Grotesque, Catholic, Southern—each of these labels
has been affixed to Flannery O’Connor’s writing, yet none fully captures its
scope. For her work is all of these and more.
did often make use of the grotesque, for instance, but its use was not, as one
critic claimed, gratuitous. She wanted to push the reader to experience a sense
of something beyond the ordinary, a sense of the mystery of life. She wanted to
shock the reader into recognizing the distortions of modern life that we have
come to consider natural: “for the almost-blind you draw large and startling
figures,” she has noted in an essay.
writing was also fueled by her Roman Catholic beliefs. The something beyond the
ordinary that she wanted the reader to experience, starkly, unsentimentally,
was a sense of the sacred. But the reader of her fiction doesn’t need to be
Catholic to appreciate the extraordinary, to experience the mystery of life.
Catholicism probably contributed to O’Connor’s sense of living in a fallen
world. And she also probably absorbed such a sense of having fallen from past
grandeur by growing up white in the post–Civil War South. Yet her characters
are not so much fallen aristocrats as poor or middle-class whites, who often
don’t realize what their lives are lacking. Her portrayal of these characters,
their thoughts, their speech, is true, funny, powerful—and devastating.
most of her characters, Mary Flannery O’Connor grew up in the South—in Georgia.
The only child of Edward Francis O’Connor and Regina Cline O’Connor, she lived
in Savannah her first thirteen years. Then her father was diagnosed as having
disseminated lupus erythematosis, a disease of the immune system, a disease so
debilitating that he could not continue his real-estate work. The family moved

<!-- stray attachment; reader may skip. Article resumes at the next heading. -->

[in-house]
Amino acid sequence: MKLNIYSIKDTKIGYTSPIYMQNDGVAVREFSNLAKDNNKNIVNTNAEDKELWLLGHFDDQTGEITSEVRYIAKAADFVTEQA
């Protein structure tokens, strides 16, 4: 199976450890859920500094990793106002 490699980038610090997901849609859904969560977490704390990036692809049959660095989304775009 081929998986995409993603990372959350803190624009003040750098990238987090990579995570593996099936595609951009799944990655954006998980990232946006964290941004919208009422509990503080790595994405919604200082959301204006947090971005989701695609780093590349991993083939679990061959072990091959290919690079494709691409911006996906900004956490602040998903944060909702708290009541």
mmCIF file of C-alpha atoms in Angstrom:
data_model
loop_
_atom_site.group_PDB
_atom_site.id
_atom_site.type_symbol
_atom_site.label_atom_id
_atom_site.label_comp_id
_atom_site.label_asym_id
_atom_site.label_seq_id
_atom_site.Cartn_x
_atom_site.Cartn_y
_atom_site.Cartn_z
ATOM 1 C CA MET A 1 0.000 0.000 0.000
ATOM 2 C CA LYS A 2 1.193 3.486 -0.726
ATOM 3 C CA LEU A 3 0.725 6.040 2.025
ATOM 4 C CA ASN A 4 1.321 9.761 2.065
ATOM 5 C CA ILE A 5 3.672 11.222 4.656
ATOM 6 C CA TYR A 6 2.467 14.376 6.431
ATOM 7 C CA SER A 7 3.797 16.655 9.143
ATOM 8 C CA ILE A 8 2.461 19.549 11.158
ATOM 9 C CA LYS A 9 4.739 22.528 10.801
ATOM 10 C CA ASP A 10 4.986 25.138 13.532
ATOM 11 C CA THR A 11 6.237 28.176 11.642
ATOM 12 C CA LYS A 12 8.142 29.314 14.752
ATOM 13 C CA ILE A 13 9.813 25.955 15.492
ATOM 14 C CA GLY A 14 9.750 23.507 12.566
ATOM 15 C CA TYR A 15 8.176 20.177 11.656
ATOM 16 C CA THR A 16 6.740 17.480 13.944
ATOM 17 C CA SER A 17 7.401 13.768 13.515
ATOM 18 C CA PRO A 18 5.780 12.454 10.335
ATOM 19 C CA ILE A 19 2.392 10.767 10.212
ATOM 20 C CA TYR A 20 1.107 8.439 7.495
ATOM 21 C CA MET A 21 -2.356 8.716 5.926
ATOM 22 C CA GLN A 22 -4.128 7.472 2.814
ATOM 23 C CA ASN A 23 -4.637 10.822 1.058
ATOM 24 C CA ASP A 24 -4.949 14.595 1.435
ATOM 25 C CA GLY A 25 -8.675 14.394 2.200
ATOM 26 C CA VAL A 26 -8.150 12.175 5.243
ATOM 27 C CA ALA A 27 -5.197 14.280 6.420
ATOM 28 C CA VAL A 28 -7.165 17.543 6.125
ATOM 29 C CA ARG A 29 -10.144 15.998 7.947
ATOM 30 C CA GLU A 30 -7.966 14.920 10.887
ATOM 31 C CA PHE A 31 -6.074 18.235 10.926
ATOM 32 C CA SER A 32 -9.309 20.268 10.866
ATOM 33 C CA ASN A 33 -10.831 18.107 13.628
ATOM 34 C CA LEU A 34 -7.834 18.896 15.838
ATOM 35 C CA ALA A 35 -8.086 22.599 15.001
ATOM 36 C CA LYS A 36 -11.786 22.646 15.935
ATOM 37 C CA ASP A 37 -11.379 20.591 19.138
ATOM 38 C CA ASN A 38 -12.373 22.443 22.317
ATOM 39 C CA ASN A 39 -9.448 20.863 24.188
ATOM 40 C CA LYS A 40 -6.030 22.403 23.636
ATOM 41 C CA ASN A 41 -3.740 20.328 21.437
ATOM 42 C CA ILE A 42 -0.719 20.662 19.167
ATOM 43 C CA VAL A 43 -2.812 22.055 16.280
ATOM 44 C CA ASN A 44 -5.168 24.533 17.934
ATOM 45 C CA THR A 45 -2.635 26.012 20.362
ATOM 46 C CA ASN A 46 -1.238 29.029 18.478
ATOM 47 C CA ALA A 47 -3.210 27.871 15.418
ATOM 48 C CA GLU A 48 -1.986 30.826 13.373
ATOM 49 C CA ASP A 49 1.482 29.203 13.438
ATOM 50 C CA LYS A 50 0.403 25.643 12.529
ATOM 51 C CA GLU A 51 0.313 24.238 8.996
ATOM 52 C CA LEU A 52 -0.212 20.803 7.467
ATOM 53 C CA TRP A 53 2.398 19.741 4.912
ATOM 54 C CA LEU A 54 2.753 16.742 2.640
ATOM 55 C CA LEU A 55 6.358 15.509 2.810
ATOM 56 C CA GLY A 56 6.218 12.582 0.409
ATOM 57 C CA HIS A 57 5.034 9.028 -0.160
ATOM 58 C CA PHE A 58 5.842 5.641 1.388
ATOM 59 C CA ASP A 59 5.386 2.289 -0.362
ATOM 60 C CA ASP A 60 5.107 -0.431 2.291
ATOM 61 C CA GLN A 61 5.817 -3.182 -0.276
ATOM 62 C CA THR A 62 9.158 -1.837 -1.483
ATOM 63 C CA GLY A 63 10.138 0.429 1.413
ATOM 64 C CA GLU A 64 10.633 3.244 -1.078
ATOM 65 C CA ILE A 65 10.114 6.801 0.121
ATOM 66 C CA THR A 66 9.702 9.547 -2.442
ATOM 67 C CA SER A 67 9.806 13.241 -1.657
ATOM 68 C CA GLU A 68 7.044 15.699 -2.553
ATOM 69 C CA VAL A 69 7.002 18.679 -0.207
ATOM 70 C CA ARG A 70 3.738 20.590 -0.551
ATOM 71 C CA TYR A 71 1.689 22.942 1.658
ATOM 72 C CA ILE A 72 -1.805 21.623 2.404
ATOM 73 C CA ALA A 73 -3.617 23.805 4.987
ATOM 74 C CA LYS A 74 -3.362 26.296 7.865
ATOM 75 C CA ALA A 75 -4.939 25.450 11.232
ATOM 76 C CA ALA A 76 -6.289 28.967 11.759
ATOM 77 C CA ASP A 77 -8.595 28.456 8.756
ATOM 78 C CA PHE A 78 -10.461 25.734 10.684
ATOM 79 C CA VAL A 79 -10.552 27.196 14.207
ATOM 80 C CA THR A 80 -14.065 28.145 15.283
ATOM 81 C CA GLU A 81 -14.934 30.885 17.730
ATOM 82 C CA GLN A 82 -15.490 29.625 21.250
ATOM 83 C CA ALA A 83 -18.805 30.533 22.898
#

to Milledgeville, to the house where O’Connor’s mother had grown up, a house
that had been the governor’s mansion when Milledgeville was the capital of
Georgia a century before. O’Connor’s father died three years later. The
following year, when O’Connor was seventeen, she entered Georgia State College
for Women, now Georgia College. There she majored in social science (she would
later satirize social scientists mercilessly) and published cartoons in the
school newspaper (since The New Yorker wouldn’t publish them).
1945 O’Connor left Georgia to study creative writing at the Writers’ Workshop
of the State University of Iowa (now the University of Iowa), where she wrote a
series of short stories and earned a master’s degree in fine arts. She then
embarked on her first novel, working on it at Yaddo, an artists’ colony in
upstate New York, in an apartment in New York City, and while boarding with
friends in Ridgefield, Connecticut. Heading home for Christmas in 1950,
O’Connor suffered an attack of lupus, the disease that had killed her father.
weakened—she was too weak to climb stairs—O’Connor, with her mother and uncle,
moved to the family farm near Milledgeville. Cortisone drugs kept the lupus
largely under control but weakened O’Connor’s bones. During the next thirteen
years she hobbled about with a cane or crutches, raised peafowl, and wrote for
two or three hours a day. Sometimes she was well enough to travel within or
beyond Georgia to give a speech or a reading or to accept an honorary degree;
once she even traveled as far as Lourdes and Rome. But mostly she lived quietly
on the farm—until surgery in February 1964 reactivated the lupus; she died in
August, at the age of 39.
completed two novels, Wise Blood and The Violent Bear It Away, but is better
remembered for her two volumes of short stories, A Good Man Is Hard to Find and
the posthumous Everything That Rises Must Converge. Several other volumes have
been published since her death: a complete collection of stories and also
collections of essays (Mystery and Manners), letters (including The Habit of
Being), and book reviews (including The Presence of Grace).
Good Man Is Hard to Find” is typical of many of O’Connor’s stories, with its
jolting disruption of the mundane, its satire, its toughness. Yet even more
than O’Connor’s other work, this story provokes extreme reactions: it is funny
but also horrifying.